In which I continue to try and make up lost ground by looking at issue 7 (
of 8 of 9) of DC Comic’s big-ticket Bat event. By popular demand! Well, two people, anyway.
DKIII:TMR by Kubert, Janson, Azzarello, Anderson, Robins & Miller
DARK KNIGHT III: THE MASTER RACE #7 Pencils by Andy Kubert Inks by Klaus Janson Story by Frank Miller (Yeah, right) & Brian Azzarello Colours by Brad Anderson Letters by Clem Robins Cover by Andy Kubert, Frank Miller & Brad Anderson Variant Covers by Frank Miler & Alex Sinclair, Jim Lee, Scott Williams & Alex Sinclair, Klaus Janson & Dave McCaig, Howard Victor Chaykin & Jesus Arbuto and Chris Burnham & Nathan Fairbairn Based on THE DARK KNIGHT RETURNS by Frank Miller (WITH Lynn Varley, Klaus Janson & John Constanza. Remember them, DC Comics? You should, you really should.) Batman created by Bill Finger and Bob Kane DC Comics, $5.99 or $12.99 (deluxe) (2017)
Make no mistake with issue 7 DKIII:TMR remains a very special comic; special in a wholly awful way. DKIII: TMR is the kind of comic that is so awful it actually makes you genuinely miserable for having sat through it. Maybe it’s the waste of talent that makes the misery sting so hard, for there are talented people here; people who have produced some pretty decent comics but this…thing, is just so awful, so pitiful in fact that to treat it with the disdain it deserves seems unfair, if not cruel. Then you remember how much money this bunch probably got ($$lot$$) for producing this vacuous piffle. It’s hard to decide which bits are worse, the bits with the words or the bits with the pictures. Only joking, it’s definitely the words. As vague and perfunctory as Kubert’s paltry efforts may be, his art’s inadequacies pale before the titanic idiocy of the writing. Azzarello firmly plants his flag in the peak of Mount Awful from the very first page with a tour de farce of faux cleverness. For the author of a comic that has spent far too long buggering about Azzarello certainly doesn’t bugger about in buggering things up. He’s straight in there. In the last characteristically pathetic issue, you will recall (because how could you not), Batman fell in battle. Actually, you might not recall that, because it was delivered with all the narrative vitality of a rural bus timetable. I didn’t see anything on The Internet about it anyway, and that’s where there’s usually some kind of moronic rumpus if a fictional character even coughs persistently enough, never mind finds a rusty red warning in their supertrunks.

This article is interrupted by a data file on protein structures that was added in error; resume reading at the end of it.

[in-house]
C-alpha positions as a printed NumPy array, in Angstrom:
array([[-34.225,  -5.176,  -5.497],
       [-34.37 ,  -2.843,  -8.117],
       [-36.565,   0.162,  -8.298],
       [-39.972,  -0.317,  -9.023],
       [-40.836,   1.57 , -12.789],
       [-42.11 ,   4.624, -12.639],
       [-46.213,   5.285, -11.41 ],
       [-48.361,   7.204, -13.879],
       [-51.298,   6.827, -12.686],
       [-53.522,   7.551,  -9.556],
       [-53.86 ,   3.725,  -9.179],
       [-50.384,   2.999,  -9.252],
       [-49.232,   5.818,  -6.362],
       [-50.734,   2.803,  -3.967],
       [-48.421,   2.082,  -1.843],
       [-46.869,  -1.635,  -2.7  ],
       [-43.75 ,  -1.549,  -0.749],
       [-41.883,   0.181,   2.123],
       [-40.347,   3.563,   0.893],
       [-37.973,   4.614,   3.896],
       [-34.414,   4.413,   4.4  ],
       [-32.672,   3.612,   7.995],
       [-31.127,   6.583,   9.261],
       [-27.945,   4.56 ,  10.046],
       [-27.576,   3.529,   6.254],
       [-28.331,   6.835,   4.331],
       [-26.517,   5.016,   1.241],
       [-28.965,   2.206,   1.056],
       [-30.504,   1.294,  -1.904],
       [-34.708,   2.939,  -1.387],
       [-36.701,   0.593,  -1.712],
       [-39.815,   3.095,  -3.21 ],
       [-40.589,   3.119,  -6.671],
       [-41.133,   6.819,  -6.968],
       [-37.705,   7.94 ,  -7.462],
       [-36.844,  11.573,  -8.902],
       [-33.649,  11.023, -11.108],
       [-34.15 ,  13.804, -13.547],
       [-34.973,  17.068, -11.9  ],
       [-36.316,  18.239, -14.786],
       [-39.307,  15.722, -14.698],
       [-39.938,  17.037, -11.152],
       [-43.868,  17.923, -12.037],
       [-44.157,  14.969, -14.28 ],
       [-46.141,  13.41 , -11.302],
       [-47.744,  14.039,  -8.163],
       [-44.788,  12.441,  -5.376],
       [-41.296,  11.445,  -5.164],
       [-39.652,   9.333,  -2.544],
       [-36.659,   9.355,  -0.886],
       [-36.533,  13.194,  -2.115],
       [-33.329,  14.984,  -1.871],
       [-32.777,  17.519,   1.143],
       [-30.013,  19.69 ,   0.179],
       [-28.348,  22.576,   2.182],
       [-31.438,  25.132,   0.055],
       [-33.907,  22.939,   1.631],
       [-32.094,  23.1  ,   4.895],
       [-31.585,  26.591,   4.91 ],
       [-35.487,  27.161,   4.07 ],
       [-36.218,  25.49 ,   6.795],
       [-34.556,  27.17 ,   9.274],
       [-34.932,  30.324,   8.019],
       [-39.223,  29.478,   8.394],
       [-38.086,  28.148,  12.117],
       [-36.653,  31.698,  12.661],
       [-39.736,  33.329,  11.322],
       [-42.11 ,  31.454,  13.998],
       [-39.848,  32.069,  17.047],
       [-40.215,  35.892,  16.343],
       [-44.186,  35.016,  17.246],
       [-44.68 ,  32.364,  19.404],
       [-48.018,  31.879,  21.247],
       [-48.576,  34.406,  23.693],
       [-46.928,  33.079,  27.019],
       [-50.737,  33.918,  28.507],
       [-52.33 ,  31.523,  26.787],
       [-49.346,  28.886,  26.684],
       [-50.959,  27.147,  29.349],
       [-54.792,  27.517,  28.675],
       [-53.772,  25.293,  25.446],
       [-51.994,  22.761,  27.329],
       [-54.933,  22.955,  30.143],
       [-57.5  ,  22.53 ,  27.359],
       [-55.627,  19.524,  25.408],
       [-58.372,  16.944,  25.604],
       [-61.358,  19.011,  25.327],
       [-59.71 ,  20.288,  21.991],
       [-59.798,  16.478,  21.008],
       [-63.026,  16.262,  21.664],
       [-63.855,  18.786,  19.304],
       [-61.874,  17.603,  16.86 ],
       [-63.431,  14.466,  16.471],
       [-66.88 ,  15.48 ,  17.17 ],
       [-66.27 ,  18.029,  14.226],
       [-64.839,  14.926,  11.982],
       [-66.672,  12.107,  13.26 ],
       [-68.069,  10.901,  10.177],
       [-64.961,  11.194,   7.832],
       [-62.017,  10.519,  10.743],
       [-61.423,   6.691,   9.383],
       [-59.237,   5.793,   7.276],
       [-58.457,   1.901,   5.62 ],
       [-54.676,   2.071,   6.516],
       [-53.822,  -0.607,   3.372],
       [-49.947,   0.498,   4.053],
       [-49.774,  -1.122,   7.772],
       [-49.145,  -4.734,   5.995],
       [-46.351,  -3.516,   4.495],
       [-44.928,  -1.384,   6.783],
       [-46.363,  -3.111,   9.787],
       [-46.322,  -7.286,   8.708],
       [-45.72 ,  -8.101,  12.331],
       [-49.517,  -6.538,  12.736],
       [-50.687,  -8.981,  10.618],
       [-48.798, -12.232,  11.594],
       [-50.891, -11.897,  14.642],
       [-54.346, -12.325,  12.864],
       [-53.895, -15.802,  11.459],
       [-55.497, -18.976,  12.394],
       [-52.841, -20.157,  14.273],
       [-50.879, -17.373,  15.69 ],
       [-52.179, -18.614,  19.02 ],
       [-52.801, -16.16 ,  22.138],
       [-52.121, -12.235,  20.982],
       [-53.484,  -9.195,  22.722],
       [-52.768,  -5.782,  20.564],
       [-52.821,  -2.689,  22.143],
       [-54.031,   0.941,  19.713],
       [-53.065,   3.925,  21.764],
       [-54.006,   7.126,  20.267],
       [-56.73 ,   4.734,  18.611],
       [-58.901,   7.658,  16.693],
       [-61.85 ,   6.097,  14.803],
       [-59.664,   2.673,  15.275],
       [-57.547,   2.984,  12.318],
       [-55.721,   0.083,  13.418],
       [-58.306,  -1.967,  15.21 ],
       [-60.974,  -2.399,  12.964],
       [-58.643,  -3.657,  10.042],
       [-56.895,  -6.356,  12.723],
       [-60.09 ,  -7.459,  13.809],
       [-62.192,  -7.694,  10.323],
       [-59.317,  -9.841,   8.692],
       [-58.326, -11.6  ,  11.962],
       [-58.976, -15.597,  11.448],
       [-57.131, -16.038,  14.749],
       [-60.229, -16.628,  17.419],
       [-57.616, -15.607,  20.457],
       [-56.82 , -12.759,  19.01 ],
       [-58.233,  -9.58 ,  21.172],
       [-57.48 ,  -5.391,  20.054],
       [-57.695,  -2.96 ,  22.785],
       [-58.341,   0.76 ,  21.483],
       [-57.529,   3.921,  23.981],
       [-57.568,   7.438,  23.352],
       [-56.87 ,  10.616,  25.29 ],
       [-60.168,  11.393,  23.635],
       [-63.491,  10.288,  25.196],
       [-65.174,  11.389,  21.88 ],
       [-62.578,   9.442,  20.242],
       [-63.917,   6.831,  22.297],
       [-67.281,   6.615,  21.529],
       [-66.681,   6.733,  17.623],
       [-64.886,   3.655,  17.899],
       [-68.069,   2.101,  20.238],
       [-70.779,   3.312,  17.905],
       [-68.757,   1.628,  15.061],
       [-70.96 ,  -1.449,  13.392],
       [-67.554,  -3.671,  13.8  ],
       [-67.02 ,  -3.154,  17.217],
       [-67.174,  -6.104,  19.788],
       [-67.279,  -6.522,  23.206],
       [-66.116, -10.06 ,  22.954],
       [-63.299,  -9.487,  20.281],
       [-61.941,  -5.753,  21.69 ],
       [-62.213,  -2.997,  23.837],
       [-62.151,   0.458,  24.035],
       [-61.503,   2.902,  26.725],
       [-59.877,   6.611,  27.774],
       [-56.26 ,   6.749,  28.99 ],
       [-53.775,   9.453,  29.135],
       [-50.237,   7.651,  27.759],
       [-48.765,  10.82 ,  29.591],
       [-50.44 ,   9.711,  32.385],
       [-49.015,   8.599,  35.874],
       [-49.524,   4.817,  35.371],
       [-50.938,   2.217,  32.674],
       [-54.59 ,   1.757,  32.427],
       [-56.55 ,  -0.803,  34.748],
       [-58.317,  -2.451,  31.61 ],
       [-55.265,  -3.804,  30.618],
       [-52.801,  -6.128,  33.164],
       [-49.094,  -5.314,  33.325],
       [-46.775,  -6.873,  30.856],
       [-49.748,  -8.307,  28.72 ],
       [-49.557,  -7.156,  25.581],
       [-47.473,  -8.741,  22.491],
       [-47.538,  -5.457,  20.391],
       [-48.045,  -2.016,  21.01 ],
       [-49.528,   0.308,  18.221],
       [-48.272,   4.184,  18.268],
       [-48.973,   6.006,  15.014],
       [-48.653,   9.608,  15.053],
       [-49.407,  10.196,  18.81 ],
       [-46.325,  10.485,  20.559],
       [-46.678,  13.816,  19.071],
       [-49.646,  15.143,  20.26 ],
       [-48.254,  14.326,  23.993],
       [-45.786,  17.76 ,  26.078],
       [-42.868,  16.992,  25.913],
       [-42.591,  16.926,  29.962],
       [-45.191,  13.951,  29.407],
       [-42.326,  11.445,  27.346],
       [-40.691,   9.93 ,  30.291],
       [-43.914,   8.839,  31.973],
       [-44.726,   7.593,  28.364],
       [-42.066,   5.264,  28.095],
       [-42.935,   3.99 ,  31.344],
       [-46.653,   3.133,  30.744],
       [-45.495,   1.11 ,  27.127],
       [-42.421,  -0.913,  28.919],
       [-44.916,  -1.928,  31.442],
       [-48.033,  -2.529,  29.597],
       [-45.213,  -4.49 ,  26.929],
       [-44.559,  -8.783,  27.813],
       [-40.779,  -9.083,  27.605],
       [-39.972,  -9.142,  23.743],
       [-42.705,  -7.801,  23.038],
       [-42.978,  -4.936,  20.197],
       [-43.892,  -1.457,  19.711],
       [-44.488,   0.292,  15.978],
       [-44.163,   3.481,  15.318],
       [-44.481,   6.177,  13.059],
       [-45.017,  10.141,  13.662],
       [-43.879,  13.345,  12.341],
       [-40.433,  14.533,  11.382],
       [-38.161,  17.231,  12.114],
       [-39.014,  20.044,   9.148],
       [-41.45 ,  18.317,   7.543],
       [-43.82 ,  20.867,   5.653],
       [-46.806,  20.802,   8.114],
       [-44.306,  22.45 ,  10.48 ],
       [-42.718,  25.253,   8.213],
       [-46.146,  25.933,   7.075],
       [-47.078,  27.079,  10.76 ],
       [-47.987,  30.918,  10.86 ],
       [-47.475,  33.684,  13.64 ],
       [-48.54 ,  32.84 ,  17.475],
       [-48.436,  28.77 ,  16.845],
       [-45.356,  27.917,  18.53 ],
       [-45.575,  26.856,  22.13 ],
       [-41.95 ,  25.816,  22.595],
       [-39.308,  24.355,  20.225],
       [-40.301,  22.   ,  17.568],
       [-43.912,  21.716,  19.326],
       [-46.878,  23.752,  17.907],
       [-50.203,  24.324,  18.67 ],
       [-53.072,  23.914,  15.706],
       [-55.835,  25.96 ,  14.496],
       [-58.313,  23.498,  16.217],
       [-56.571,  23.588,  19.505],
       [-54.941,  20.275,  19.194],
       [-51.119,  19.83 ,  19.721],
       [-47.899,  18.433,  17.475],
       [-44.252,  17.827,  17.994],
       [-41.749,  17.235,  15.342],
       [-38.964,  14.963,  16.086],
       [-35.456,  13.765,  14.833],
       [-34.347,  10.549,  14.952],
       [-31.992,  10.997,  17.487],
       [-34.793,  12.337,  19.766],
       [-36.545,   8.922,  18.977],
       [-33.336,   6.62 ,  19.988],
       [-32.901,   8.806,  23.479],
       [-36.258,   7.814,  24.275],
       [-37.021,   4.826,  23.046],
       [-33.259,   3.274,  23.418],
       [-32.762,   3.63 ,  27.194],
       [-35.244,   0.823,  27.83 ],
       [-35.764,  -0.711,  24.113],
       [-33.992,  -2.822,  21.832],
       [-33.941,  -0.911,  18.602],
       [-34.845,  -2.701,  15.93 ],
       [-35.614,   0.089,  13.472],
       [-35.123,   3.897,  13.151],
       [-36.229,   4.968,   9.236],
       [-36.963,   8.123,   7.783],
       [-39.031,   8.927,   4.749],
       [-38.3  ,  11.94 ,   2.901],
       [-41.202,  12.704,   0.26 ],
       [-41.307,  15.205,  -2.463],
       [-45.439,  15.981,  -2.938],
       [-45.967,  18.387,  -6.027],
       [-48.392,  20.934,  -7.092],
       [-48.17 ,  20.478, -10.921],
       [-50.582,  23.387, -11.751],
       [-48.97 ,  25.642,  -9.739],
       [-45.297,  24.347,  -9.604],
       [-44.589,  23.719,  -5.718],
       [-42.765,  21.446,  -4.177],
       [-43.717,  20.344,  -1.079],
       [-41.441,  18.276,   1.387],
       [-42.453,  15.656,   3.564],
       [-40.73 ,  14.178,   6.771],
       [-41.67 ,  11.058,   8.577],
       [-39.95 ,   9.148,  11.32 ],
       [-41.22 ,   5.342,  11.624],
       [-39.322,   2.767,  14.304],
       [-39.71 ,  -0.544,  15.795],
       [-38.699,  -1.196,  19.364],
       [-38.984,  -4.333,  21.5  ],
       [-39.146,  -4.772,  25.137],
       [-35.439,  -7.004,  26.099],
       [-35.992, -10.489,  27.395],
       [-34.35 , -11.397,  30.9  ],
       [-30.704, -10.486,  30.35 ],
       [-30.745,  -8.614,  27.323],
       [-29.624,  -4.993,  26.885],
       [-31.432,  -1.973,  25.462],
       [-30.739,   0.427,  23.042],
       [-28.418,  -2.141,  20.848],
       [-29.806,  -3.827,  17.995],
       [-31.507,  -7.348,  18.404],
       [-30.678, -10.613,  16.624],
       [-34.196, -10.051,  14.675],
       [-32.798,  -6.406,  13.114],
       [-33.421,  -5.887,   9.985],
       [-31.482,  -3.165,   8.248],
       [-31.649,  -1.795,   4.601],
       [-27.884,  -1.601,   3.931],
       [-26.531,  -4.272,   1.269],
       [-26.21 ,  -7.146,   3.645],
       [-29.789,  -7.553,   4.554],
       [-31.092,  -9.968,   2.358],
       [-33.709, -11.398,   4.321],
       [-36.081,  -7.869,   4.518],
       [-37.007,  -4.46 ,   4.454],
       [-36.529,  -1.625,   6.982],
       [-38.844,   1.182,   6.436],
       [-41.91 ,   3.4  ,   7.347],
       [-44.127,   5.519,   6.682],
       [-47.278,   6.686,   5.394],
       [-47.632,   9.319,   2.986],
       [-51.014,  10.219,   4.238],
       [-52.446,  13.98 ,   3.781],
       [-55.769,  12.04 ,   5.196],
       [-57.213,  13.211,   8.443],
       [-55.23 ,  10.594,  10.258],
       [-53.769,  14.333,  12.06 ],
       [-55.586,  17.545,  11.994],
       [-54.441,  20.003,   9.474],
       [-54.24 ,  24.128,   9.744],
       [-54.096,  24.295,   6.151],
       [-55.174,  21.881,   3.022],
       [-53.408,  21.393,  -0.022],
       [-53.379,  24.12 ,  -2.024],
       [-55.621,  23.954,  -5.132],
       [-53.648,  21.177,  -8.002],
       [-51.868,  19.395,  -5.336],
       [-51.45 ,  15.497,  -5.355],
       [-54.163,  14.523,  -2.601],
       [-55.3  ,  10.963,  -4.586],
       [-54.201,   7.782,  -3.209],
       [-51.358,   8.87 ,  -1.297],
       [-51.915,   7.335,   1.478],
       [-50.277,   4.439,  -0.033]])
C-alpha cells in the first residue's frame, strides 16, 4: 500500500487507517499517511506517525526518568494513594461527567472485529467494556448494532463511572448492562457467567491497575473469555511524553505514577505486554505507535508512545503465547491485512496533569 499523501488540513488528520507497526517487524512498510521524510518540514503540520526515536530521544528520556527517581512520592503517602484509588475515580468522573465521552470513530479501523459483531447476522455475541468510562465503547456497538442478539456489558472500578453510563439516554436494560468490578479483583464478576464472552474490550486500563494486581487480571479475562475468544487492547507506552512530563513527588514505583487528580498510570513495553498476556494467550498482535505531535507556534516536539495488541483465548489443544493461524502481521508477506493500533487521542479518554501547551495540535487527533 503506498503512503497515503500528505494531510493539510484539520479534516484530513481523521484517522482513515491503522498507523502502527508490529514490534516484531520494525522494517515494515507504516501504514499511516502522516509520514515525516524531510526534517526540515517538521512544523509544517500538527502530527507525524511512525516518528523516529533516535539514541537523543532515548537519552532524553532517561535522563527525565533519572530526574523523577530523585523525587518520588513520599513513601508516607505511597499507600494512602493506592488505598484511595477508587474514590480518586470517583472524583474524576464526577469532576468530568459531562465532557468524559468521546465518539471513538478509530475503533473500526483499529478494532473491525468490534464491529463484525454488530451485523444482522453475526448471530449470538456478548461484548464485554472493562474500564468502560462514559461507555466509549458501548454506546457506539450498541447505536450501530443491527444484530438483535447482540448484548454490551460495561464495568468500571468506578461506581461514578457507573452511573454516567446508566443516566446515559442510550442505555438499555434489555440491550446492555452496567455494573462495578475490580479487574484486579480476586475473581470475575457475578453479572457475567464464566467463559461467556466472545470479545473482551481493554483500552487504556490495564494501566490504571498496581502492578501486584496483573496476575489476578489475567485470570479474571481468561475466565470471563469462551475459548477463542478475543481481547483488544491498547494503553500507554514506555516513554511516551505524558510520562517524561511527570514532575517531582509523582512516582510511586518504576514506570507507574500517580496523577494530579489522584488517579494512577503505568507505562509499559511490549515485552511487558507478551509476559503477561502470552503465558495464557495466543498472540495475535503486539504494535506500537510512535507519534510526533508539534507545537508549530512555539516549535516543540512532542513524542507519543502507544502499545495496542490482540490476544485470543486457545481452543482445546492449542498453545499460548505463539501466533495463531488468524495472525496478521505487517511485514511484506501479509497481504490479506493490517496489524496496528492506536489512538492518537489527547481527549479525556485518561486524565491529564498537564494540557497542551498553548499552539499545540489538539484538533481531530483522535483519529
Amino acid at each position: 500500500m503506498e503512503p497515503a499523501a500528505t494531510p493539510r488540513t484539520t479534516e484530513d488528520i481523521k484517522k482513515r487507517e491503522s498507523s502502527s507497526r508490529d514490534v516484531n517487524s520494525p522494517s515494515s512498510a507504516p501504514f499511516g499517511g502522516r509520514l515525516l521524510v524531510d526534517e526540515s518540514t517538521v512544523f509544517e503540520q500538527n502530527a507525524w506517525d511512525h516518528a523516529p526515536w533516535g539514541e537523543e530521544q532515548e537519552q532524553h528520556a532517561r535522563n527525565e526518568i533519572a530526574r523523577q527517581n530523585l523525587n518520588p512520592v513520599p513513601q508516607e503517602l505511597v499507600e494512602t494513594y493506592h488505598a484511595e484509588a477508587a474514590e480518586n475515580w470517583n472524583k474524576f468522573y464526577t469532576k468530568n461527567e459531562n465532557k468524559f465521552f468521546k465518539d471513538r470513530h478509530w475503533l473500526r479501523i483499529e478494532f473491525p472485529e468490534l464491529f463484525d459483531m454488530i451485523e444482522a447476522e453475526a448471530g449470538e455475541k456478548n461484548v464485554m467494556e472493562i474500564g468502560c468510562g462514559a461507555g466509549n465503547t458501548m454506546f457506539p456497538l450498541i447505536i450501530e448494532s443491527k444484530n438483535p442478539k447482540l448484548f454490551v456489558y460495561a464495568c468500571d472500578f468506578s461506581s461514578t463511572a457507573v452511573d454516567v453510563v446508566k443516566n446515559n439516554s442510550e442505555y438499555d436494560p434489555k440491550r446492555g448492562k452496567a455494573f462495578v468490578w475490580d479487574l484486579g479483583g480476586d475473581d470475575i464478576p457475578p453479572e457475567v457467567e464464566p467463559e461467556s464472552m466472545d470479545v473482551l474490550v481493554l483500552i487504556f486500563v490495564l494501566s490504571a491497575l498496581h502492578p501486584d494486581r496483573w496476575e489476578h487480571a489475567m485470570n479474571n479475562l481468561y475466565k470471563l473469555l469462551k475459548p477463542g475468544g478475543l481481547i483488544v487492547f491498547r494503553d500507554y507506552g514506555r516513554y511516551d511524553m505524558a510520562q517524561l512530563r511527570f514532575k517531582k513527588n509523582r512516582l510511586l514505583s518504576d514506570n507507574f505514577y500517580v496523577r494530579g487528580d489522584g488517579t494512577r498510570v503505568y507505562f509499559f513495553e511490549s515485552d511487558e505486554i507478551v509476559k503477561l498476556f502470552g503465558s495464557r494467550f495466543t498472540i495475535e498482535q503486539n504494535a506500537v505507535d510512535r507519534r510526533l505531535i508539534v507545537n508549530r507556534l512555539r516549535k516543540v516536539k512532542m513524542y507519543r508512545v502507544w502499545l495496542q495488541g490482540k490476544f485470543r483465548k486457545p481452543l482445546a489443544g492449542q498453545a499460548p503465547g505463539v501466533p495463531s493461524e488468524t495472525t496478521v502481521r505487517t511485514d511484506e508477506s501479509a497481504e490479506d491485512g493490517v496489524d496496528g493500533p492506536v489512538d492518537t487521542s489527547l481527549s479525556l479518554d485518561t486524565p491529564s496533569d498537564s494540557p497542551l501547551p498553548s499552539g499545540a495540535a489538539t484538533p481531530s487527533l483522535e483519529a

So Superman picks ailing Batman up and flies off with him, which is where this issue opens. And Azzarello, for once wasting no time (but unfortunately wasting no time in being awful), in a move you just know made him fire finger guns at his screen, rejigs the old Superman “Faster than a speeding bullet..” spiel from the Siegel and Schuster days, but with a typically modern maudlin slant. “Am I, in fact, all that?” is the undercurrent to this un-Super internal monologue. Azzarello is probably under the misapprehension that this is as cute as that page in All-Star Superman which reduces Superman’s origin to its fundamentals (“Doomed Planet.” ,“Last Son.”, etc). Tragically for tobacco-beard-sporting-finger-gunning writers everywhere it isn’t cute; it’s plain dumb. For starters why would Superman know that speech? Does he make up little ditties about himself, maybe while he’s sat covered in ice (for reasons no one has seen fit to divulge over the seven issues of this blocked toilet of a comic)? Or are there Superman comics in the world of TDKIII:TMR? And were they made by Siegel and Shuster? And did they get royally fucked over like they did in this world? And if I want to read a comic where Superman and Siegel and Shuster occupy the same world why aren’t I reading Rick Veitch’s Maximortal, which is a far, far better comic? Flawed as it is from the off, Azzarello does his self-satisfied conceit no favours at all with his typically tortured syntax. Azzarello’s inept rejig comes off like the empty posturing it is in comparison to Siegel and Shuster’s breezy and effortlessly iconic brilliance. And it just doesn’t work anyway. Superman’s basically bemoaning the fact that even being Superman may not be enough to save Batman (like what’s the alternative, a fucking ambulance? Would a fucking ambulance be better? A flying fucking ambulance even? No, Superman, it wouldn’t.) “I’m only Superman” he sighs, telling us nothing about Superman or indeed anything at all except the utter failure of the writer to “get” the character. Someone should have made Azzarello rewrite this smug baloney until it worked, or until he binned it. It’s not big and it’s not clever; it’s nincompoopery of the highest order. Supernincompoopery!